Patients with rheumatoid arthritis are likely to experience the same level of cardiovascular benefits from statins as other individuals, without additional risks, show results from a large clinical trial*, published in Arthritis & Rheumatology.
Patients with rheumatoid arthritis have an approximately 50% higher risk of experiencing cardiovascular events such as heart attack and stroke compared with the general population, but it's unclear how safe and effective statins are for patients with inflammatory conditions such as rheumatoid arthritis.
To investigate researchers designed the Trial of Atorvastatin for the Primary Prevention of Cardiovascular Events in Patients with Rheumatoid Arthritis (TRACE RA), a multi-centre, randomised, double-blind trial comparing the statin atorvastatin with placebo.
The trial included 3,002 patients with rheumatoid arthritis who were over aged 50 years or had rheumatoid arthritis for more than 10 years, without clinical atherosclerosis, diabetes, or myopathy. Patients were randomised to receive atorvastatin 40mg daily or placebo.
During a median follow-up of 2.5 years, 1.6% of patients who received atorvastatin and 2.4% of patients receiving placebo experienced cardiovascular death, heart attack, stroke, transient ischemic attack, or any arterial revascularization. After adjustments, there was a 40% lower risk of cardiovascular events for patients taking atorvastatin, although the difference was not statistically significant because the overall rate of events was low.
At the end of the trial, patients taking atorvastatin had significantly lower LDL cholesterol as well as significantly lower levels of C-reactive protein, a marker of inflammation, compared with patients taking placebo. Adverse events in the atorvastatin and placebo groups were similar.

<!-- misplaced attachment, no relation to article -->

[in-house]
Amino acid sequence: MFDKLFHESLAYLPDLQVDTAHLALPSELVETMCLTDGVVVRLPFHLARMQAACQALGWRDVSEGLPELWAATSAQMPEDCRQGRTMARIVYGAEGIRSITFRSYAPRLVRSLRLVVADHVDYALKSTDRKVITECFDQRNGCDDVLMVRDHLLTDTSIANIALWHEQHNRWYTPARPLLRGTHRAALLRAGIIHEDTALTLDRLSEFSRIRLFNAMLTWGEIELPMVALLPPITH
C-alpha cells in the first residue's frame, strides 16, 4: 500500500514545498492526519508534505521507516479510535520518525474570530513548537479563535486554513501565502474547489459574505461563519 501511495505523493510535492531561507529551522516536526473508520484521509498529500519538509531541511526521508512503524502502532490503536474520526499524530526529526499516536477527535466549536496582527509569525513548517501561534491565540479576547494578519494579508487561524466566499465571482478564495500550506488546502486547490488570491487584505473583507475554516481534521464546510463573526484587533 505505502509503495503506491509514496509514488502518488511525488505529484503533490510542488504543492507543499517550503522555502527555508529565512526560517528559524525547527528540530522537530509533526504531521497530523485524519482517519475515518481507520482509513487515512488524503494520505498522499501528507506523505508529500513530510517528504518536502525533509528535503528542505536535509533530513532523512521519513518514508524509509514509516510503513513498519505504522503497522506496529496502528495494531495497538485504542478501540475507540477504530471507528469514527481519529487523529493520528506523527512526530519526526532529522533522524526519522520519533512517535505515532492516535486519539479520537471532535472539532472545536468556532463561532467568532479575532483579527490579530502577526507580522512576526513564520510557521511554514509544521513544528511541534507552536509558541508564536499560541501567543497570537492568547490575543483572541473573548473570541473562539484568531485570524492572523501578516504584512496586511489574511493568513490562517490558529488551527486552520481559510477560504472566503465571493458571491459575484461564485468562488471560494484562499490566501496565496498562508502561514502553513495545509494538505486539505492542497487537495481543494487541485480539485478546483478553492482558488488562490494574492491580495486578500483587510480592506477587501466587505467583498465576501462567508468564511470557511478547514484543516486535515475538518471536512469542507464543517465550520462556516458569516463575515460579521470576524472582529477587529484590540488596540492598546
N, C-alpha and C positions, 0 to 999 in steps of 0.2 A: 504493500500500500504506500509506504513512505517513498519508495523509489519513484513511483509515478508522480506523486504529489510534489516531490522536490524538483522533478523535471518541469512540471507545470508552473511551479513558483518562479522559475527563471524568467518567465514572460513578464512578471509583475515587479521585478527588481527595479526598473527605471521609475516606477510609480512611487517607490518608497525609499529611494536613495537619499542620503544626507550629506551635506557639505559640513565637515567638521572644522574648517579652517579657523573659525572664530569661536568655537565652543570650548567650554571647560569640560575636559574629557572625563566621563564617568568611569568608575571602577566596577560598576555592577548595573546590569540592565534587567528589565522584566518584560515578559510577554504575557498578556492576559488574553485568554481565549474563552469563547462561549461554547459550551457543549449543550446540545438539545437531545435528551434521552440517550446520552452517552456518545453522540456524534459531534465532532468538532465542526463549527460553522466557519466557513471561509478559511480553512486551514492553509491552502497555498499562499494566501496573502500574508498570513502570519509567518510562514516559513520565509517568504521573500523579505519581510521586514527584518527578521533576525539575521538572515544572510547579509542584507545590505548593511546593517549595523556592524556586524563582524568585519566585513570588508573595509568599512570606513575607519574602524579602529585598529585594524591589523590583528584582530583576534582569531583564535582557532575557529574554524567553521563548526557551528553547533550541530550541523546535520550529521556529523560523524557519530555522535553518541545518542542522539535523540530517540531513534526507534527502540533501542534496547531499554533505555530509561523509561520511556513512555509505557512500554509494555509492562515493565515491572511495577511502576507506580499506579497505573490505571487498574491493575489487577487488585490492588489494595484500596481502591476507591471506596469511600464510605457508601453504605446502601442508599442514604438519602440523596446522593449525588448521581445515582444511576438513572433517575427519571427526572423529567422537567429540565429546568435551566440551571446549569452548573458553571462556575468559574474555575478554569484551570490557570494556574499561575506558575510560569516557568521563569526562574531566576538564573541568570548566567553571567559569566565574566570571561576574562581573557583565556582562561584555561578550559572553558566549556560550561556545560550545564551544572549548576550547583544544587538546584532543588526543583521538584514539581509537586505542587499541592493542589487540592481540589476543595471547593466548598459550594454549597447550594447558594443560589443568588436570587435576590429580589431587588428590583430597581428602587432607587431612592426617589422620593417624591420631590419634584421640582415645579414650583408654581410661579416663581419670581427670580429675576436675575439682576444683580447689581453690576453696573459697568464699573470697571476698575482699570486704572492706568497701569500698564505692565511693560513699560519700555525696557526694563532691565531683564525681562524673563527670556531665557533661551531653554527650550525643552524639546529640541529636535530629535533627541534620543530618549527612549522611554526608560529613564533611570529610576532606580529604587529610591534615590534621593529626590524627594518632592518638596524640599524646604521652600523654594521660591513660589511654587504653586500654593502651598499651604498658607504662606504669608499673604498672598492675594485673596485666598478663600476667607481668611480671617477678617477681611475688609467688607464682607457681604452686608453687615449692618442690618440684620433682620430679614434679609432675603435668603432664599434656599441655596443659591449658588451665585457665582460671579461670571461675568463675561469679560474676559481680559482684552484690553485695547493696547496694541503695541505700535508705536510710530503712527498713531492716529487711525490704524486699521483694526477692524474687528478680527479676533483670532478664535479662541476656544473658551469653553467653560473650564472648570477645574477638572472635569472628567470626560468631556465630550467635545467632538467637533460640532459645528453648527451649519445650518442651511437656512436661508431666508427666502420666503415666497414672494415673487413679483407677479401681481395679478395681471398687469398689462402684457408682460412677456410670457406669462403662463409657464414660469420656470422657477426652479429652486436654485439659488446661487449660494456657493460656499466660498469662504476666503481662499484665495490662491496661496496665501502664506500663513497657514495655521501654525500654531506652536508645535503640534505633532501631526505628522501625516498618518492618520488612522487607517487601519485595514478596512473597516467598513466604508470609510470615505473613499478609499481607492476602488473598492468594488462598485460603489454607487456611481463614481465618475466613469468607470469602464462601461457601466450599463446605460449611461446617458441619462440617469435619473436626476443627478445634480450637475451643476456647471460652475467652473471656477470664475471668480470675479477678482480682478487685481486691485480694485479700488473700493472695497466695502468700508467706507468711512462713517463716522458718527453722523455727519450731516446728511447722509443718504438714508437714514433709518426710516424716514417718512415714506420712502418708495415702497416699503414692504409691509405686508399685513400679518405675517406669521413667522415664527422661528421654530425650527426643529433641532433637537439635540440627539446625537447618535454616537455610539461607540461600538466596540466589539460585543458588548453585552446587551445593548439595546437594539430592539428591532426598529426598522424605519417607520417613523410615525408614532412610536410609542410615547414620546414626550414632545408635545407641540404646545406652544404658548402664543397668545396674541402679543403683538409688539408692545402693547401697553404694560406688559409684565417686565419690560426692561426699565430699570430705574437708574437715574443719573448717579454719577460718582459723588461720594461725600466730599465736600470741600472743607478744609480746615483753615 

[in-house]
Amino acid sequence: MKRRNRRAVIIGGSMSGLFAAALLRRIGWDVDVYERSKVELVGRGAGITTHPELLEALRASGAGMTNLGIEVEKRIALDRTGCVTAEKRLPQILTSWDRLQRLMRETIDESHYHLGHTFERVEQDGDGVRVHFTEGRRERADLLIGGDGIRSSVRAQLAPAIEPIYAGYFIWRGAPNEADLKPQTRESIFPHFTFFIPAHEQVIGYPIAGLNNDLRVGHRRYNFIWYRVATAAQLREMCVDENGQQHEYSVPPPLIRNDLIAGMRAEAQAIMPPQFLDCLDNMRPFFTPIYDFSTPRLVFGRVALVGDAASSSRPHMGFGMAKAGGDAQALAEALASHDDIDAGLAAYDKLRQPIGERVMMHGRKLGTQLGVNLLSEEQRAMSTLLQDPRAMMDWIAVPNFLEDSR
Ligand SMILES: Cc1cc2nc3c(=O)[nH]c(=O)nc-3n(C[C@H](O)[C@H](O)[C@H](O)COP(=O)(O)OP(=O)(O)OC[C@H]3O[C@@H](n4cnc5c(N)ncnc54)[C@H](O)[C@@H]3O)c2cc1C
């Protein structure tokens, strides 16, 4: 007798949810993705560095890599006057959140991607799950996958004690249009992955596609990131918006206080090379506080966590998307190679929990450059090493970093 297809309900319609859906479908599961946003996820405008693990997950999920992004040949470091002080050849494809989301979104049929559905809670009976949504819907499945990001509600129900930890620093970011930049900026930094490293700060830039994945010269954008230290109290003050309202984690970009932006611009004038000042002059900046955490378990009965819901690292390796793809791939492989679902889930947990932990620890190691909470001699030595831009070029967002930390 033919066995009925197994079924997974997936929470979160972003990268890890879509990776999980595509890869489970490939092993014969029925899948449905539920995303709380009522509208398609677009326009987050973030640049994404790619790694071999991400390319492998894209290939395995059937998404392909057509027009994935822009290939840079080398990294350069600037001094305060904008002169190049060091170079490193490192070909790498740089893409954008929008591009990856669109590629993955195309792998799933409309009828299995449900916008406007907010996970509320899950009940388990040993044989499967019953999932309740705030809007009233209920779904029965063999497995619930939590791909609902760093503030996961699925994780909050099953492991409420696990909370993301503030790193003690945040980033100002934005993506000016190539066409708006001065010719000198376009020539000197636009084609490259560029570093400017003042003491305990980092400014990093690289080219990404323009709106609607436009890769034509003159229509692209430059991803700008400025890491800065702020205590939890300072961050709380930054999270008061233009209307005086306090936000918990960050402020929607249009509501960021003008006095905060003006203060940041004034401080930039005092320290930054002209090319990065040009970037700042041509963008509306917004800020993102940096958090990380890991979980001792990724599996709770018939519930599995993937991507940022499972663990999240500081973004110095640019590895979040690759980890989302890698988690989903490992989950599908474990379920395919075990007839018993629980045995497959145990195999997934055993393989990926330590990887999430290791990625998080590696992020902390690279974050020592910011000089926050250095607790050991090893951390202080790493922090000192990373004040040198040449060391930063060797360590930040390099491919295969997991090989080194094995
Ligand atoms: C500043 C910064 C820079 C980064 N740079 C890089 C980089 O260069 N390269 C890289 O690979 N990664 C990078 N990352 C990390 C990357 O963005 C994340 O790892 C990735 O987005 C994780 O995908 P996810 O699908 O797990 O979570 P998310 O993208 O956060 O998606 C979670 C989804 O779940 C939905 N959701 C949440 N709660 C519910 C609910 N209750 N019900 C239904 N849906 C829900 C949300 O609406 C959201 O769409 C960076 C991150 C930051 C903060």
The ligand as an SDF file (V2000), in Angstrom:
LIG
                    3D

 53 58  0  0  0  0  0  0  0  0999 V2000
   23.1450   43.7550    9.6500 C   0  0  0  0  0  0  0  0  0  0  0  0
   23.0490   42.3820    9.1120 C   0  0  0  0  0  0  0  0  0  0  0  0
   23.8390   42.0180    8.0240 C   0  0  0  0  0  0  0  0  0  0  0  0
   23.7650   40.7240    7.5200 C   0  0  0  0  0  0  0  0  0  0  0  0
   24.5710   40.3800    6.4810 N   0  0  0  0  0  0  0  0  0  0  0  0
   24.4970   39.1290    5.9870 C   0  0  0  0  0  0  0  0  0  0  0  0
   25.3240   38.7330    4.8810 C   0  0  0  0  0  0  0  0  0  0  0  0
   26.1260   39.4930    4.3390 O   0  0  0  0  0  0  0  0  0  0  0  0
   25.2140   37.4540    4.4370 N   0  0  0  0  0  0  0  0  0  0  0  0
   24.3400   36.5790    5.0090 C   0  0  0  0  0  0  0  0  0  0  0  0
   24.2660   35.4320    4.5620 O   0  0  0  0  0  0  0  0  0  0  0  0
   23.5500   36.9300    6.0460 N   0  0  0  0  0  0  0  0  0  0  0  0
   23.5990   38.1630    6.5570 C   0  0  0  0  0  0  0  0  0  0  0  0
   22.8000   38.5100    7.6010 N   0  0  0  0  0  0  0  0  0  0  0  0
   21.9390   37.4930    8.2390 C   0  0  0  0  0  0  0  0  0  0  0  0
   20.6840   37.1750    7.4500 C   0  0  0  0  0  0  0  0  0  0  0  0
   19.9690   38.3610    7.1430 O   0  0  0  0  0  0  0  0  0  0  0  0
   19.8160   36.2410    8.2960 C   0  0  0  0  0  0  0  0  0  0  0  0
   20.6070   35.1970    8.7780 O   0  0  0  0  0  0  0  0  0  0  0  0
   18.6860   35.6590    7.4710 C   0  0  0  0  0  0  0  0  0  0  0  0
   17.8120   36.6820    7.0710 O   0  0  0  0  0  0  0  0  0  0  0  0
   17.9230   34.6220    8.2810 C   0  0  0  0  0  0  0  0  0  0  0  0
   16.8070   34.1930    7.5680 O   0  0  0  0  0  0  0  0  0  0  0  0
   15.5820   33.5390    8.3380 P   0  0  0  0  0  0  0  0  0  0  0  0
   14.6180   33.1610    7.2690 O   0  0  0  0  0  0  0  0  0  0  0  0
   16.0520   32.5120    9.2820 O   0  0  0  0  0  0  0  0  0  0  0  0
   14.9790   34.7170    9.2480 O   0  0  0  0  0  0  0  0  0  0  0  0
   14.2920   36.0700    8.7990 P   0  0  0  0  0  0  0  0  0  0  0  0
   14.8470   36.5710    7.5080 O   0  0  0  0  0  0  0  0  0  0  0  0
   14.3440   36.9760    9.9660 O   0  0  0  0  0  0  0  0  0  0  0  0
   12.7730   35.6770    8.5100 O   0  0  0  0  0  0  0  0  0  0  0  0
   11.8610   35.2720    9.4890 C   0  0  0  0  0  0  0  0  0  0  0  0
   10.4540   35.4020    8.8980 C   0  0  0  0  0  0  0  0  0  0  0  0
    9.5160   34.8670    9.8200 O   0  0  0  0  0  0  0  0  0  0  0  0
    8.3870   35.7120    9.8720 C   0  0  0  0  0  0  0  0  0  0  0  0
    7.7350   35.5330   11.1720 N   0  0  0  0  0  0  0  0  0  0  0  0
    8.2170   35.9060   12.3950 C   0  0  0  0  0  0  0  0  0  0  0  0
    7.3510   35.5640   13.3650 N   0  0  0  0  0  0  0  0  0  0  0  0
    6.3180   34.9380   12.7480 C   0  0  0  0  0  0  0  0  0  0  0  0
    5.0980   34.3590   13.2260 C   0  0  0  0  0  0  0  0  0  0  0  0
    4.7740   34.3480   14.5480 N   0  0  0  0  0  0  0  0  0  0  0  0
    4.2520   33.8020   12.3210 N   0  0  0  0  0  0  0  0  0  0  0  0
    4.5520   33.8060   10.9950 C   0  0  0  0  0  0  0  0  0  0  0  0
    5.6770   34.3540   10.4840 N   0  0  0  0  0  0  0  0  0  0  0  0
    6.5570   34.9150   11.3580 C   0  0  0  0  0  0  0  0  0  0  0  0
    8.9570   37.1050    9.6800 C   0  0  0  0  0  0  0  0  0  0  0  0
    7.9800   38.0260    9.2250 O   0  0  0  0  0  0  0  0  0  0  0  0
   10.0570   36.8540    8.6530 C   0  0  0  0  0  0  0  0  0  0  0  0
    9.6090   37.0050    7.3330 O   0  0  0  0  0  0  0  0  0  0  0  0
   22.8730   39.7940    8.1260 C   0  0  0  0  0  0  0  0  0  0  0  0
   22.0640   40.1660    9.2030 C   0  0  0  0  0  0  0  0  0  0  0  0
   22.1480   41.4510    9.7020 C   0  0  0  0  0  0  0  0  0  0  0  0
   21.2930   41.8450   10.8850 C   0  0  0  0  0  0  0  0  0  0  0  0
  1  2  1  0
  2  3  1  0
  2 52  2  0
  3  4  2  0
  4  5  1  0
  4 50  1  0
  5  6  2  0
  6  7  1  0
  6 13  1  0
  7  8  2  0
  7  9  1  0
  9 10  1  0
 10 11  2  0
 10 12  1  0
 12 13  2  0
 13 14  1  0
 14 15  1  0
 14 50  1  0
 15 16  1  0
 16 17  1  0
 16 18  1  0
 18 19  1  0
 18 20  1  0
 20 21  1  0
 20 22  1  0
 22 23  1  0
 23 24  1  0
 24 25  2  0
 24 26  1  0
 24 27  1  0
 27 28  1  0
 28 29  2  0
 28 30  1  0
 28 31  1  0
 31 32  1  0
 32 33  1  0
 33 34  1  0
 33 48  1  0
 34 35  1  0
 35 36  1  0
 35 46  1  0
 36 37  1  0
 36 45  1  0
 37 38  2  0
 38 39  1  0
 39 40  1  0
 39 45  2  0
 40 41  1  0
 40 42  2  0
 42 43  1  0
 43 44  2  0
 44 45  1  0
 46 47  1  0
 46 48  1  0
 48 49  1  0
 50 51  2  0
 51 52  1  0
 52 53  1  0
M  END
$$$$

One of the researchers Professor Deborah Symmons of the University of Manchester said: "The trial found that the statin reduced levels of cholesterol by similar amounts as has been seen in other populations studied. The results also show that it is as safe for patients with rheumatoid arthritis to take statins as for the general population.”
She added: “In addition, because of the low overall rate of cardiovascular events in the trial population, there is no indication for all patients with rheumatoid arthritis to be prescribed a statin. This is unlike diabetes where the great majority of patients are recommended to take a statin."
The study authors recommend that patients with rheumatoid arthritis be prescribed statins according to national or local guidelines for managing cardiovascular risk in the general population.
*Kitas GD, Nightingale P, Armitage J, et al. Trial of atorvastatin for the primary prevention of cardiovascular events in patients with rheumatoid arthritis (TRACE RA): A multicenter, randomized, placebo controlled trial. Arthritis & Rheumatology. First published: 15 April 2019. DOI:10.1002/art.40892